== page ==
By Stephen M. Silverman
Updated December 27, 2001 01:55 AM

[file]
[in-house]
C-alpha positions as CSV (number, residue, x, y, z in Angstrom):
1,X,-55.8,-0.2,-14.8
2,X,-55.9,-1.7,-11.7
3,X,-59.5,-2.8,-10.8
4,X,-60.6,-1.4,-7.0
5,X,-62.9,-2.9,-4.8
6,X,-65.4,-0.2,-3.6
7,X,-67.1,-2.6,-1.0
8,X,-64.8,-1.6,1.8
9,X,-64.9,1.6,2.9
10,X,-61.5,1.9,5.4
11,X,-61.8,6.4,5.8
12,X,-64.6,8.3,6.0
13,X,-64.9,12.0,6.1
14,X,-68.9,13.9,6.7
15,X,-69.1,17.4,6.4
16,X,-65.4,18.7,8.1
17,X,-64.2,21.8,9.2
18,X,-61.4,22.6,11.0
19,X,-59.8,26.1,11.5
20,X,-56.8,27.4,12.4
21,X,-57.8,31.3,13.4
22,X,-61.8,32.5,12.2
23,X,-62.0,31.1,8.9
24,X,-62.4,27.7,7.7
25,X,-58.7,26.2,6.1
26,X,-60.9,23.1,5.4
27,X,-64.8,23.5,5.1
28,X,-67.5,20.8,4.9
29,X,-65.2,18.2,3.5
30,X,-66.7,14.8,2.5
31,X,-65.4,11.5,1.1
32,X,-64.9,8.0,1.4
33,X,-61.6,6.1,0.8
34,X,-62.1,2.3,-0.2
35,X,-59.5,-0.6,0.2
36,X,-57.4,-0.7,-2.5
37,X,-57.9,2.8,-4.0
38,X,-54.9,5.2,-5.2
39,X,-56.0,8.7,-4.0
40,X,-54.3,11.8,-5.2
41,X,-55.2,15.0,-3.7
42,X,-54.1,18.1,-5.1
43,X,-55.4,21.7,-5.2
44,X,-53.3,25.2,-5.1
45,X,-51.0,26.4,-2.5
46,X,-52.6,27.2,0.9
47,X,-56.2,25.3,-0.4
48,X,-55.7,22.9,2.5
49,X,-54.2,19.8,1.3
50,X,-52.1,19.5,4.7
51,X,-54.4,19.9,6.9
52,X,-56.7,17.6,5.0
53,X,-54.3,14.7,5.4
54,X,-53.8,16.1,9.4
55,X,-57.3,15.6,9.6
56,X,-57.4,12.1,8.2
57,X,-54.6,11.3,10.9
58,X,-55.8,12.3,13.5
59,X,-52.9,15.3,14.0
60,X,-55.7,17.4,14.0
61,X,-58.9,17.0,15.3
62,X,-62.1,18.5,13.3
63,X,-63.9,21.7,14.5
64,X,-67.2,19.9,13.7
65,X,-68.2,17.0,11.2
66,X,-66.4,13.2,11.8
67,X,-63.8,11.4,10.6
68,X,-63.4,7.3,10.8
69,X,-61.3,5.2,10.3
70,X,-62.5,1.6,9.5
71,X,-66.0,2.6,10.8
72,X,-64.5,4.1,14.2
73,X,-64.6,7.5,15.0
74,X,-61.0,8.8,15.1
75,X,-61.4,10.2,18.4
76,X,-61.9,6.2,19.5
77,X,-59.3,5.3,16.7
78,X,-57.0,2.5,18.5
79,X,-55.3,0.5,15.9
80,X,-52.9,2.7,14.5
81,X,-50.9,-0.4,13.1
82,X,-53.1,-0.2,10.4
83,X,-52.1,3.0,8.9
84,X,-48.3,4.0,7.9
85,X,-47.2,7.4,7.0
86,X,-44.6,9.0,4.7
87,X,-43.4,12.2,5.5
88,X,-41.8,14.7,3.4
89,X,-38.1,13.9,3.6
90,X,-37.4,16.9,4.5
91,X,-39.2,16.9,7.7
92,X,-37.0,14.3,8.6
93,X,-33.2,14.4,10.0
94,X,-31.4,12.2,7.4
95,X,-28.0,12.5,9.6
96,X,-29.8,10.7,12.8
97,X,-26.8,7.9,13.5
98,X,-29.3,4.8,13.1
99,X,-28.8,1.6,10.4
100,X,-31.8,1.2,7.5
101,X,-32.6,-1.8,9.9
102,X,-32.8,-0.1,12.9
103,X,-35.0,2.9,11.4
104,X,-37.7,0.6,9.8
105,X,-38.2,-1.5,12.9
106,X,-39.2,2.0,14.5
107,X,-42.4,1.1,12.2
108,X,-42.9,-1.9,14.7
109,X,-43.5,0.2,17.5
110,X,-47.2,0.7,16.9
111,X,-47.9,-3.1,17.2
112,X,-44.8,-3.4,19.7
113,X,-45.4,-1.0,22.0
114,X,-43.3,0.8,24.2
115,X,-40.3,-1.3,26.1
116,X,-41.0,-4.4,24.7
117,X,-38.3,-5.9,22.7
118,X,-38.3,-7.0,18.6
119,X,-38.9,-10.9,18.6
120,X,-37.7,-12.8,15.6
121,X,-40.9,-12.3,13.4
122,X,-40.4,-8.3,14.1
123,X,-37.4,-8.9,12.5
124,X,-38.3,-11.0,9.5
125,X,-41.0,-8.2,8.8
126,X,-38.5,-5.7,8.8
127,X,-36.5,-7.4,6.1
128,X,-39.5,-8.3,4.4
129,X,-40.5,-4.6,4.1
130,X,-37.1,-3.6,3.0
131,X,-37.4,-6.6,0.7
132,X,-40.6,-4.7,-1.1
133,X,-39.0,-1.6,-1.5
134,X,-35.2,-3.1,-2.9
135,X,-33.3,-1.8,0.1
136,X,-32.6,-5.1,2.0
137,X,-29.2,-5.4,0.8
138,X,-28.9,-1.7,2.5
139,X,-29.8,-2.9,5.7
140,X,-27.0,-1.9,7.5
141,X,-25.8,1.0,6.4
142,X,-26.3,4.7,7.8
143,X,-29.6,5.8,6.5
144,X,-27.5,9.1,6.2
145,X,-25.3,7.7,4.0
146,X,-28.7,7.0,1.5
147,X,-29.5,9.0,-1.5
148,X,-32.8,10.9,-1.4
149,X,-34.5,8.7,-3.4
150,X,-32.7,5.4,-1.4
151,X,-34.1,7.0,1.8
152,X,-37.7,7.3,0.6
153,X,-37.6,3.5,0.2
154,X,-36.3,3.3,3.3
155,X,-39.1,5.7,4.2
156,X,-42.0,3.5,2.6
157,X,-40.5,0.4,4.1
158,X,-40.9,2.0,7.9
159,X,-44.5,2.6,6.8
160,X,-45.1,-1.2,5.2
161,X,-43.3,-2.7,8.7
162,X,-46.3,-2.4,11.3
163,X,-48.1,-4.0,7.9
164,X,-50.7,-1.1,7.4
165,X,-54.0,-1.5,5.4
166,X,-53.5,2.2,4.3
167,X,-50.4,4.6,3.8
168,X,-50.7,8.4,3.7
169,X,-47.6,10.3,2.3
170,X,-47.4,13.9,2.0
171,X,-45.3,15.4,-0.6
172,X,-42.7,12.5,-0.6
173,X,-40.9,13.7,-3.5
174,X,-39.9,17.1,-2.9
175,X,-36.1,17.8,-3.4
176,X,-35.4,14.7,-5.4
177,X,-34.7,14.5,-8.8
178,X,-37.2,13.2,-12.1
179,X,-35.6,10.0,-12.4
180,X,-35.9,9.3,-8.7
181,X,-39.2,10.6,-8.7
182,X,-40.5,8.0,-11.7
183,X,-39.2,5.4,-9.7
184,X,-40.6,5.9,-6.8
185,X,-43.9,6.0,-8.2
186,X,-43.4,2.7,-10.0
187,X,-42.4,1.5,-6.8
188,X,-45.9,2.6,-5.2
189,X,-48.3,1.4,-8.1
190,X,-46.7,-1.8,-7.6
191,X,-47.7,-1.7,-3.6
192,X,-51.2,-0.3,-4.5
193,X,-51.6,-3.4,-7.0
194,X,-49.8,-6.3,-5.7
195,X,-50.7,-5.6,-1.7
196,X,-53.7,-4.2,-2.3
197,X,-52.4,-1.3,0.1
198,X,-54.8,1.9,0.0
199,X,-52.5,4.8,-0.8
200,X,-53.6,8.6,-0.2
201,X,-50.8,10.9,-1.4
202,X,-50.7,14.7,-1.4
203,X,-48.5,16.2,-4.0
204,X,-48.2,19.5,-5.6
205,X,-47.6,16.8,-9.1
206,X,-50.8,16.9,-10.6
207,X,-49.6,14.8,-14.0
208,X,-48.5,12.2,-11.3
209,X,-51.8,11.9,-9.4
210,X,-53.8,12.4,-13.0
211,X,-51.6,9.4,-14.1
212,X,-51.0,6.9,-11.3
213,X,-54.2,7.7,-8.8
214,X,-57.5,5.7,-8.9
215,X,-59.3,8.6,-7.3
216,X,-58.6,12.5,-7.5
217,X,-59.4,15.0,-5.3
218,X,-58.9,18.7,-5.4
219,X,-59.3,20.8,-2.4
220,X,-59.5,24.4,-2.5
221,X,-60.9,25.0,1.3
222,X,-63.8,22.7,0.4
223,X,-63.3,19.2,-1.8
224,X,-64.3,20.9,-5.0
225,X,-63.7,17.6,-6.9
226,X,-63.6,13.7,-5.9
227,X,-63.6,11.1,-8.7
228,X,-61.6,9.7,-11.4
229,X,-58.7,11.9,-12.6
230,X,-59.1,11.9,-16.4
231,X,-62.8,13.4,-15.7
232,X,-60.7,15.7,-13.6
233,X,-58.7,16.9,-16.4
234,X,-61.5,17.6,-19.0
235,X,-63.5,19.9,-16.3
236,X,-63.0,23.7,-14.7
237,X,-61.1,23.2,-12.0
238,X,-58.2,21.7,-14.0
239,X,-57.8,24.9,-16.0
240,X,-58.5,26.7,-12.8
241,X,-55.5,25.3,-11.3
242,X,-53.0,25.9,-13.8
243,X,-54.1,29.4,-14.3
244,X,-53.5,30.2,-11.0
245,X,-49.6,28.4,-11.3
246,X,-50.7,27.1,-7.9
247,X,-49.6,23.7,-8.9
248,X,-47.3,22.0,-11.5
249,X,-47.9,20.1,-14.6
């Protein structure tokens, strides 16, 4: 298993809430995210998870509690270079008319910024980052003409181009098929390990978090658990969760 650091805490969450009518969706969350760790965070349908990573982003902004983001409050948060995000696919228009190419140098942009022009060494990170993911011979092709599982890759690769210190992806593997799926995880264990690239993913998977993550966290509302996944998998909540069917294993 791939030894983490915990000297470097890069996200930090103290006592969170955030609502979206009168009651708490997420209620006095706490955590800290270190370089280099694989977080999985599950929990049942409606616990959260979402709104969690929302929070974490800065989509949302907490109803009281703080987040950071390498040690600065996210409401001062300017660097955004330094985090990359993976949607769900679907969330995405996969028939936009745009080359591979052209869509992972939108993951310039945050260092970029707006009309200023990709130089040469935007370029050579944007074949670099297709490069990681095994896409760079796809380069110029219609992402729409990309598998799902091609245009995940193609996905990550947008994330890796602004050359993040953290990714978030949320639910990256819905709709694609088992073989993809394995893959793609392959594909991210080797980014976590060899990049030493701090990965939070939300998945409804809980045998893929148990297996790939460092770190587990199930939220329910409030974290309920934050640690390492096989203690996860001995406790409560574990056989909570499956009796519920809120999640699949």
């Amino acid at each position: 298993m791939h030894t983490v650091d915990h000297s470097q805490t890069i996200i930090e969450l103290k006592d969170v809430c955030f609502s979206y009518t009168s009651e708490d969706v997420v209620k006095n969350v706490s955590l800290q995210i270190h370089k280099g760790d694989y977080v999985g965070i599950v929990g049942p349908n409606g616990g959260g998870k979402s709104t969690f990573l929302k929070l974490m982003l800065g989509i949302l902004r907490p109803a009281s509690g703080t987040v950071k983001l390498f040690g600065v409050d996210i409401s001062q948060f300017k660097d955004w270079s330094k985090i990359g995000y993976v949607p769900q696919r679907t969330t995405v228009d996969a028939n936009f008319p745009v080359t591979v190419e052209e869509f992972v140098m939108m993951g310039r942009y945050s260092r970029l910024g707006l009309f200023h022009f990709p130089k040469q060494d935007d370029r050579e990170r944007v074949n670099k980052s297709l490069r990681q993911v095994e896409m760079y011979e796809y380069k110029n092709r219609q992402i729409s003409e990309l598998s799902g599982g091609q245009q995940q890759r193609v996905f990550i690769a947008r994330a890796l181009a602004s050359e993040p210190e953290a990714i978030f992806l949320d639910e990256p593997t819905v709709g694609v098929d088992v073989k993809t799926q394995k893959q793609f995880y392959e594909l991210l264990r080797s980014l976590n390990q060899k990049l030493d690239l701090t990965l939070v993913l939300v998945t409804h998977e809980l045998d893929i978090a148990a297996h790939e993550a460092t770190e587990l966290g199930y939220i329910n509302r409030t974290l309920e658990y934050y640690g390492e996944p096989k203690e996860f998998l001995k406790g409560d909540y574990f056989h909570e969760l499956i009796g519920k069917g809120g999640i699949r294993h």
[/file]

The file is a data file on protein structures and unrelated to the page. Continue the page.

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This is one year Mariah Carey would probably rather forget. After her highly publicized physical and emotional breakdown last summer and subsequent failure of her movie debut, “Glitter,” now comes news that her record company, the EMI Group’s Virgin label, is preparing to end its relationship with the star. According to the Los Angeles Times, only about 2 million copies of the pop diva’s September release, “Glitter,” have been sold around the world, resulting in an estimated $10 million loss for the British-based company, including marketing costs. EMI is currently preparing to offer Carey, 31, a settlement to break her contract, says the Times. Her original deal, according to the paper, was negotiated last spring and called for four albums, for which Carey would be paid $80 million. (Some reports put the figure even higher.) But, overall, this has not been a good year for the recording industry. Most companies are in a slump, with about 20 million fewer albums expected to be sold in the U.S. this year, a significant two percent decline in business — and a first such drop for the once-seemingly invincible music biz. International sales are said to be declining at the same rate, with such high-profile stars as Carey, R.E.M. and Macy Gray not selling like they used to. By comparison to the failure of “Glitter,” Carey’s 1993 album “Music Box,” released by her former label, Sony, sold more than 20 million copies worldwide. There has been no comment from Carey on the Times story.